Cover Stories

Acute kidney injury (AKI) is a global problem affecting patients all over the world—but it’s not the same everywhere. A prospective, worldwide comparison of AKI patients revealed significant differences in patient characteristics, treatment, and outcomes between developed and emerging countries, according to a study in the Clinical Journal of the American Society of Nephrology.

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The incidence of stroke is estimated to be 2- to 7-times higher in patients with chronic kidney disease (CKD) than in individuals with normal kidney function, depending on age and the population studied. Also, patients with CKD have a higher risk of developing dementia than the general population.

Just over half of adults in the United States—including nearly two-thirds of African Americans—have health conditions that would preclude their becoming living kidney donors, according to a study presented at Kidney Week 2014.

Higher levels of muscle mass contribute to higher quality of life for dialysis patients and could partially explain the “obesity paradox,” in which dialysis patients with a higher body mass index (BMI) have greater survival times than those with a lower BMI, according to a new study. The longer survival of heavier patients has long confused researchers because obese dialysis patients generally have lower levels of physical function, and better physical function is also associated with better survival as well as better quality of life.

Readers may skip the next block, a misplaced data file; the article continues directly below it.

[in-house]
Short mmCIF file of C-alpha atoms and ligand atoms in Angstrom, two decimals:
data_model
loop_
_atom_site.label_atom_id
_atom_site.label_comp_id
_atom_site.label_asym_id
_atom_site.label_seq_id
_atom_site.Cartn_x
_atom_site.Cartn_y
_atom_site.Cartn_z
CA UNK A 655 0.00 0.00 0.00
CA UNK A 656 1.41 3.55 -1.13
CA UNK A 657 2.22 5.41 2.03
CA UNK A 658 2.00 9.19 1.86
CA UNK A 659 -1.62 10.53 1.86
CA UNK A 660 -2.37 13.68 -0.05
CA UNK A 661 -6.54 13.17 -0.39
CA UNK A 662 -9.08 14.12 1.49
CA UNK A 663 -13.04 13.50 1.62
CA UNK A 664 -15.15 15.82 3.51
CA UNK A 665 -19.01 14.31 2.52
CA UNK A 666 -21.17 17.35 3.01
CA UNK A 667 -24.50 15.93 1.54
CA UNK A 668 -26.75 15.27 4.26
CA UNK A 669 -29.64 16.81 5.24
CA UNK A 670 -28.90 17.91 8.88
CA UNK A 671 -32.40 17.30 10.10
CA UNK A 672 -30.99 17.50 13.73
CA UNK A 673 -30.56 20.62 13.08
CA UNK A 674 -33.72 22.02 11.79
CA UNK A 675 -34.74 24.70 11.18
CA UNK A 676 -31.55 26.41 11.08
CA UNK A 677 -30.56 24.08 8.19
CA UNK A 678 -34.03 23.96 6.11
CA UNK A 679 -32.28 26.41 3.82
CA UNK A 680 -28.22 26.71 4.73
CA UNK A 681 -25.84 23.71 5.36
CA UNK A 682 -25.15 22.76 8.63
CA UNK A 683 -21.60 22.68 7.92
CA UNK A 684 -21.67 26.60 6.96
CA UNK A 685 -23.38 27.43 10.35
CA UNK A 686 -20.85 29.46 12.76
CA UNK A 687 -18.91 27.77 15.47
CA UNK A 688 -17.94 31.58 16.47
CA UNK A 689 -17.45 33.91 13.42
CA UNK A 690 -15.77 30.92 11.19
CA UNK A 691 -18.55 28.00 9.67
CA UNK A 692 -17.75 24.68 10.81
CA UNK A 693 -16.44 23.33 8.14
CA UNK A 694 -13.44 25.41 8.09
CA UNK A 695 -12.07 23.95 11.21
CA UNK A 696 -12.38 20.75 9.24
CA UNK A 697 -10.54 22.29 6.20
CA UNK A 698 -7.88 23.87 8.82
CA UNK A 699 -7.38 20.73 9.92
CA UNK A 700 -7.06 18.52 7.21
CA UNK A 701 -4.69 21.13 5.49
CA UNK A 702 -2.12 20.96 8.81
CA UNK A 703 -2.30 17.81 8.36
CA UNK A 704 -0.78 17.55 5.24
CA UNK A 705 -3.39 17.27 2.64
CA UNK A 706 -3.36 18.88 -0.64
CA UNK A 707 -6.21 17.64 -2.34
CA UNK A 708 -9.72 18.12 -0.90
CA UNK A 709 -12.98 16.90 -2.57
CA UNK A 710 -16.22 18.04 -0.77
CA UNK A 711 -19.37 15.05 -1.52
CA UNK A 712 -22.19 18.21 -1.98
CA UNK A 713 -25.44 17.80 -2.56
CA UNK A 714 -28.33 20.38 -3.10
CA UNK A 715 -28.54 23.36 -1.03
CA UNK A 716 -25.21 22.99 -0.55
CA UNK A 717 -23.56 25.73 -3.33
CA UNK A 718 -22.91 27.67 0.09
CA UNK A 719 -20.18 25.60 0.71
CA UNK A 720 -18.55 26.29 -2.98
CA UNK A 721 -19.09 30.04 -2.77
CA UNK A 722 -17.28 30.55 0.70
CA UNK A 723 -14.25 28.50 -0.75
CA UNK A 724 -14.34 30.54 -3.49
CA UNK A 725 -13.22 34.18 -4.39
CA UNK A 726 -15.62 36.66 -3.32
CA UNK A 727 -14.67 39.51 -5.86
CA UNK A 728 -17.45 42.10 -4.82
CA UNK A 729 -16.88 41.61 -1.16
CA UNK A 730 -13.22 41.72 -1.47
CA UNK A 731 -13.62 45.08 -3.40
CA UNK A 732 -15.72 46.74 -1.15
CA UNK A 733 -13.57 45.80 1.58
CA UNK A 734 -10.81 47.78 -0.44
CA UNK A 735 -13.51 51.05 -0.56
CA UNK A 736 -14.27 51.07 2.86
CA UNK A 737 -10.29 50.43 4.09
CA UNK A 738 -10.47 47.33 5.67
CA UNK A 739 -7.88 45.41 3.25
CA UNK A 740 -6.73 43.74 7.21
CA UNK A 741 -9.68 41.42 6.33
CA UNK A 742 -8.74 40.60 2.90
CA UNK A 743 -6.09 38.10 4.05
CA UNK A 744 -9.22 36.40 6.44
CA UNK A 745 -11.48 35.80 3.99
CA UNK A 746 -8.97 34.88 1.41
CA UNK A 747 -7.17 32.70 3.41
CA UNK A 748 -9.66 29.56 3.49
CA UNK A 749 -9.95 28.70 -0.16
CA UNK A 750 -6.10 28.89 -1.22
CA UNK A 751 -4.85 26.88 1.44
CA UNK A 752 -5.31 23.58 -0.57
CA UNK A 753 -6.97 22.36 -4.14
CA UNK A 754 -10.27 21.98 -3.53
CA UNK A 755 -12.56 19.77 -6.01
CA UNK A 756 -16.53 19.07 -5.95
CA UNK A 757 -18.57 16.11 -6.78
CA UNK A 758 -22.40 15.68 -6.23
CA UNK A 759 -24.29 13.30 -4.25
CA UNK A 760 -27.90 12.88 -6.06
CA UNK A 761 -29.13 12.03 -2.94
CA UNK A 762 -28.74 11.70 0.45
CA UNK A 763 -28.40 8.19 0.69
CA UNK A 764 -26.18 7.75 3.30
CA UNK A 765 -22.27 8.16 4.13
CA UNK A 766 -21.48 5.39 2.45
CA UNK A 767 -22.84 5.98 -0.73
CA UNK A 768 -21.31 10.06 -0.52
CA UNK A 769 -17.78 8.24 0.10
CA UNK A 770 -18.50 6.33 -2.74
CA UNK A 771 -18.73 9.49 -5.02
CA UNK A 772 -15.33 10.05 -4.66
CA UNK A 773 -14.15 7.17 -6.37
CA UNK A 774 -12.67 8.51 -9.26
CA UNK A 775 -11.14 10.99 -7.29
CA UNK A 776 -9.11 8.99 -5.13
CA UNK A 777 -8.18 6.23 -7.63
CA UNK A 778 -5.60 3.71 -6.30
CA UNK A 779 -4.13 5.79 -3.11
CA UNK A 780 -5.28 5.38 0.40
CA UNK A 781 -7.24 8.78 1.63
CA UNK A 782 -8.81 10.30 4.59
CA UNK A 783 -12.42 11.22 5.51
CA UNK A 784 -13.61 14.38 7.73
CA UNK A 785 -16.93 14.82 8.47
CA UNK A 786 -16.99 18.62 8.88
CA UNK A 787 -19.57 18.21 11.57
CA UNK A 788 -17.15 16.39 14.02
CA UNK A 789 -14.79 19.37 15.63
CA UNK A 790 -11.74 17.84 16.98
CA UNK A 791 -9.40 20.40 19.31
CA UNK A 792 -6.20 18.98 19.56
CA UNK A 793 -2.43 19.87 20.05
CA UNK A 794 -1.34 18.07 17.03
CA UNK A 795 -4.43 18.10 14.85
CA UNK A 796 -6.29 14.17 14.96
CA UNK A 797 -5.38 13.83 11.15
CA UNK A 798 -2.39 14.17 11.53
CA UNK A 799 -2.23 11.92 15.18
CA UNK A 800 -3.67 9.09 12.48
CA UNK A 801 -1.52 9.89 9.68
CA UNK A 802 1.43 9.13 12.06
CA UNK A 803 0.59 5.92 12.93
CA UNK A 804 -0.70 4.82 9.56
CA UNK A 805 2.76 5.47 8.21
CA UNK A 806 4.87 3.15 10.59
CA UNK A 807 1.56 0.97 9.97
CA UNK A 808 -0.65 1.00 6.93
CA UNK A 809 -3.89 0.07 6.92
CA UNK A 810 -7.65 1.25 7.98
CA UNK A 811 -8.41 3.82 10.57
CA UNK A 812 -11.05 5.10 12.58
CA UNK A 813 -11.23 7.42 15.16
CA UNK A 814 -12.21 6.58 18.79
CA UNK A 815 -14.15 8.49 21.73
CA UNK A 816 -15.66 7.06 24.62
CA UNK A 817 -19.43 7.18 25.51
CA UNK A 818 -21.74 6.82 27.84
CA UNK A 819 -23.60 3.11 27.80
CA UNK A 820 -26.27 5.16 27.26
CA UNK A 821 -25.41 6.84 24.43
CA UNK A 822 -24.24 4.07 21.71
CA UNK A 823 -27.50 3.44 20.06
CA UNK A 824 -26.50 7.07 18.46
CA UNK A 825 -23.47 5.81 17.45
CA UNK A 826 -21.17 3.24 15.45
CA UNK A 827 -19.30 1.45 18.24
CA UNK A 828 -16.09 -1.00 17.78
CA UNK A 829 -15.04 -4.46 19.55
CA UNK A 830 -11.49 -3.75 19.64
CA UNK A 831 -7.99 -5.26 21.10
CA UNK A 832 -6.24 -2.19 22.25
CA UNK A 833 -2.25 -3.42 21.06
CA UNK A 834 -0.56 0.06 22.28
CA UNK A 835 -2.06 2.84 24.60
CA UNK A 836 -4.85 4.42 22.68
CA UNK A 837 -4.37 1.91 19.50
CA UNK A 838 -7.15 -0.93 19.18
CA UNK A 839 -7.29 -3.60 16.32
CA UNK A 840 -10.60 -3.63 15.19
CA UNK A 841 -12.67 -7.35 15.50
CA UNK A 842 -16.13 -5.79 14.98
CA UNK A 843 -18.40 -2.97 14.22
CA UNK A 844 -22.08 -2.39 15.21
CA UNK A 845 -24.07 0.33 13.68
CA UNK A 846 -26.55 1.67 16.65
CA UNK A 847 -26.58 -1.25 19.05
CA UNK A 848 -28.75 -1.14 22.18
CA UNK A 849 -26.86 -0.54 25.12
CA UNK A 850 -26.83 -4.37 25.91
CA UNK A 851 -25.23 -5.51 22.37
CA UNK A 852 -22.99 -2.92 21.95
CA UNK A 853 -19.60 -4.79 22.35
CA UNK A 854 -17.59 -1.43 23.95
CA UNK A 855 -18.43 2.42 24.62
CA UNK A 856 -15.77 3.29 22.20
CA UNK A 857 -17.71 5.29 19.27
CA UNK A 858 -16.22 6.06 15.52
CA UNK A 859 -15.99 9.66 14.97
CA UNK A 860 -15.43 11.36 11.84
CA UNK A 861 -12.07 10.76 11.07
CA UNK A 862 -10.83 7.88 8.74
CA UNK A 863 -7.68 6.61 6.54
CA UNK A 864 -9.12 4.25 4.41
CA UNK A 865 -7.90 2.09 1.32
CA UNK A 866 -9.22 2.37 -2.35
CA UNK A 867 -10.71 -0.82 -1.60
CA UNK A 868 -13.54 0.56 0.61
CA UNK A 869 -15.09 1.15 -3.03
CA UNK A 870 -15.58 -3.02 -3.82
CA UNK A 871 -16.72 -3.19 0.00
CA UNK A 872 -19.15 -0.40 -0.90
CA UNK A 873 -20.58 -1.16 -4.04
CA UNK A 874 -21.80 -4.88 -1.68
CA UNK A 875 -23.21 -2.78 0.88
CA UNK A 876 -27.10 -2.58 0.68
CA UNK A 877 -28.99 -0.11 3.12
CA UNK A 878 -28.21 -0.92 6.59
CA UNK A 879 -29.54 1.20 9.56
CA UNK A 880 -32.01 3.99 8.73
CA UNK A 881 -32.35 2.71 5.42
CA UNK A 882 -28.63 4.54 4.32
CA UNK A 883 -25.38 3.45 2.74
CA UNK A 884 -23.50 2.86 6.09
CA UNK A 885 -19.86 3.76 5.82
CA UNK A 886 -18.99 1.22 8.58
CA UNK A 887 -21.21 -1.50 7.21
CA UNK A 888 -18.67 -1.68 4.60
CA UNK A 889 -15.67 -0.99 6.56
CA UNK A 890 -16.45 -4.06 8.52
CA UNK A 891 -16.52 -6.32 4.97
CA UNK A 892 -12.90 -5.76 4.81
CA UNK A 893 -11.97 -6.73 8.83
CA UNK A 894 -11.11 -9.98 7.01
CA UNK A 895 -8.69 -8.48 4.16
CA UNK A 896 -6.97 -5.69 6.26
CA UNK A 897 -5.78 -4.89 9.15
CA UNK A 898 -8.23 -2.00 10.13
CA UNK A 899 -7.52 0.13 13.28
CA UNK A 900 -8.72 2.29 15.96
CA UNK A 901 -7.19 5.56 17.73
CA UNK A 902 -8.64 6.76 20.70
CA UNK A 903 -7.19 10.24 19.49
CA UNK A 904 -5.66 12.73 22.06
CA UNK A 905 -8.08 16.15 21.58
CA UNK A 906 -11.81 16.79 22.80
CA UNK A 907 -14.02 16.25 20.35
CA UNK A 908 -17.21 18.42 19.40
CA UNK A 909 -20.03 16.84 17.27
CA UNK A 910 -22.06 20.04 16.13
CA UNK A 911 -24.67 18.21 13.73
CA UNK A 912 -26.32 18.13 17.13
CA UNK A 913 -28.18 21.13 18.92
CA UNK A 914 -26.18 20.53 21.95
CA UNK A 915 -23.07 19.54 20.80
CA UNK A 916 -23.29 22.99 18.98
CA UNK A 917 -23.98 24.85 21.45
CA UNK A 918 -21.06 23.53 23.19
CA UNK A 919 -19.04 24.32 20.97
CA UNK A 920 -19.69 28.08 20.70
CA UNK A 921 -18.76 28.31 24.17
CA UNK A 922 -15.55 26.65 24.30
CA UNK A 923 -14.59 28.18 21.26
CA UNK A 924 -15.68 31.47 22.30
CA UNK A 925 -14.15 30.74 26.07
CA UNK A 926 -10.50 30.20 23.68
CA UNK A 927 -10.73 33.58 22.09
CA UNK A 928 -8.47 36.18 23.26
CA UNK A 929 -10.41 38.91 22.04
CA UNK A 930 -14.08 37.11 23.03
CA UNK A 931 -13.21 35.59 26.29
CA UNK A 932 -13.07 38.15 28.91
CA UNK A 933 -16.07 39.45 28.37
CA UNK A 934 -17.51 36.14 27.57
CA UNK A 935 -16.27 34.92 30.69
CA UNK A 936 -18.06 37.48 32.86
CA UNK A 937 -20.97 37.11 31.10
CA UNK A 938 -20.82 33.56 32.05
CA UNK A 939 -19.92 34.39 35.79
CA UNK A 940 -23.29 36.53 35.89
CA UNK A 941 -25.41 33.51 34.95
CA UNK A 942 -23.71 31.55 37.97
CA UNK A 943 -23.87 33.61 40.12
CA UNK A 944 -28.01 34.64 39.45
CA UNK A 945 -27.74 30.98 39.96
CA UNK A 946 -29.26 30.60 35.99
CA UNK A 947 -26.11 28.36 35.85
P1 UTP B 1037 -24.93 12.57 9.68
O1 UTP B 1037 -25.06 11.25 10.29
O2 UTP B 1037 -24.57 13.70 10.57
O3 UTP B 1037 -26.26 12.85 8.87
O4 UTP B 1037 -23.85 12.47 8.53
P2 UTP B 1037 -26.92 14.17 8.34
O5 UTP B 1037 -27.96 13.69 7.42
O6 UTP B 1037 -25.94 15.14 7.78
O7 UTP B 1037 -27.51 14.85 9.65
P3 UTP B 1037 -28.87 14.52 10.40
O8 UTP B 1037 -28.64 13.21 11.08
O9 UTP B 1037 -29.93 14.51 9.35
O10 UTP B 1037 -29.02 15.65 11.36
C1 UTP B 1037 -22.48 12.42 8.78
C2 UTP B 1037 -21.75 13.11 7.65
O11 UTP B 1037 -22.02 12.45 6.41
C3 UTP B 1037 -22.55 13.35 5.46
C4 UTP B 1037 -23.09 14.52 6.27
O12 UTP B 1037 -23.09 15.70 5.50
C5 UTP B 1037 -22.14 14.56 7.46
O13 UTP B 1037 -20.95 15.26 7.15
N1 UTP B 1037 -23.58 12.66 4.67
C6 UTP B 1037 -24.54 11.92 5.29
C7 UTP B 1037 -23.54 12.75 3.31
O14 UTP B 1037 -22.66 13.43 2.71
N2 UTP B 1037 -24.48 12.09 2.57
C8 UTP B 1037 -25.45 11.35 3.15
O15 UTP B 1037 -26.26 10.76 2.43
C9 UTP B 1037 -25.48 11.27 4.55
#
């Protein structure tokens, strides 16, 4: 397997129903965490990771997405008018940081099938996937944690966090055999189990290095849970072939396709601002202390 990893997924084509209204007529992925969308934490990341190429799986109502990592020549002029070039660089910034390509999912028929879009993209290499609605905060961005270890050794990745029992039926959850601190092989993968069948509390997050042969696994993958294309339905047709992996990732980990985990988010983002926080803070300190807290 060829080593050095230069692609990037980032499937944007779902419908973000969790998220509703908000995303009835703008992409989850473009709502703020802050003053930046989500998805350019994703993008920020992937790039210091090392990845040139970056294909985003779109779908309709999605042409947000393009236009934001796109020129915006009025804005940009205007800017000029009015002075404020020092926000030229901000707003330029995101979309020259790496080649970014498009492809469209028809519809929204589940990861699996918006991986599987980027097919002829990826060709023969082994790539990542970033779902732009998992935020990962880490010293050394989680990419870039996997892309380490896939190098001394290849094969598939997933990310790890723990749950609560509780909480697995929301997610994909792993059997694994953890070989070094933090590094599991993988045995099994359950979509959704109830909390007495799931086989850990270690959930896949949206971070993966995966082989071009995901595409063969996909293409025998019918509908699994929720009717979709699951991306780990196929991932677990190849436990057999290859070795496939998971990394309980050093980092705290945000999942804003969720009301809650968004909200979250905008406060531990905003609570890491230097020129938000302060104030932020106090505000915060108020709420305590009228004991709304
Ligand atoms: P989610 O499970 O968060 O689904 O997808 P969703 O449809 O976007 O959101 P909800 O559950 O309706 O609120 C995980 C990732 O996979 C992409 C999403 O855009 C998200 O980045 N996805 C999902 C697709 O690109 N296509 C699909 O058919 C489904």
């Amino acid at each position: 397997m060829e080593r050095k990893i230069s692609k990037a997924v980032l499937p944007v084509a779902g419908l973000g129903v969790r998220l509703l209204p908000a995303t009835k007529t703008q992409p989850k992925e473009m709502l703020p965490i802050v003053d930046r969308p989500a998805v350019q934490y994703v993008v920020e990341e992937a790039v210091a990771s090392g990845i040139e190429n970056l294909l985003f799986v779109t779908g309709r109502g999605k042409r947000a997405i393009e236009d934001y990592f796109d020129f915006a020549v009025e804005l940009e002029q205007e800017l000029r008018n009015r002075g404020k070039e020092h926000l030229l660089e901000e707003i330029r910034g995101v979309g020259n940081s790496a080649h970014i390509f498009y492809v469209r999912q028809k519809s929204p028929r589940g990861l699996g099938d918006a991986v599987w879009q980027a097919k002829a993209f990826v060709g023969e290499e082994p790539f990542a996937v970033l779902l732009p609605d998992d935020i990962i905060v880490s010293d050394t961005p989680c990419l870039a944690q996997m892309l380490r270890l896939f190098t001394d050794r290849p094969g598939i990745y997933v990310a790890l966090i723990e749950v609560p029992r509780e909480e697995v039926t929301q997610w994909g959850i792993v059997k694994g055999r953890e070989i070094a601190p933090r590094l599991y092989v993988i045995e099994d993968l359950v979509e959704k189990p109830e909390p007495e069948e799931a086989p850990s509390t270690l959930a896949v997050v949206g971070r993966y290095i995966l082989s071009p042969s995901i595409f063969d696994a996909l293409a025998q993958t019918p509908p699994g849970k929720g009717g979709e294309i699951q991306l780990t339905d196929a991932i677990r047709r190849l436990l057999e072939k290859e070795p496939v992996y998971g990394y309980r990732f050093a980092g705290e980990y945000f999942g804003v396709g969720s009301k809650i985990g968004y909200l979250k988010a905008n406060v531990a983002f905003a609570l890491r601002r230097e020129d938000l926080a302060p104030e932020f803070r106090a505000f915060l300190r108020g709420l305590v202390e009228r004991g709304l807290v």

The Centers for Medicare & Medicaid Services (CMS) has announced a new—and likely its last—request for applications (RFA) for the ESRD Seamless Care Organizations (ESCOs).

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Numerous studies have shown that maternal health and the uterine environment may affect certain aspects of an offspring’s well-being. Kidney health appears to be no exception.

Even small amounts of physical activity may slow kidney function decline in patients with chronic kidney disease (CKD), according to two studies recently published in the Journal of the American Society of Nephrology. The studies, from two different teams at the same institution, suggest that exercise may have powerful effects on kidney health, such as reducing the risk of developing kidney stones in the general population.

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A major frustration for any physician is watching a noncompliant patient deteriorate, particularly one with a long-term condition like kidney disease. So the turnaround New York City’s Mount Sinai achieved through an accountable-care-style program with a 53-year-old patient on dialysis with poorly controlled diabetes and heart problems provides a hopeful example.

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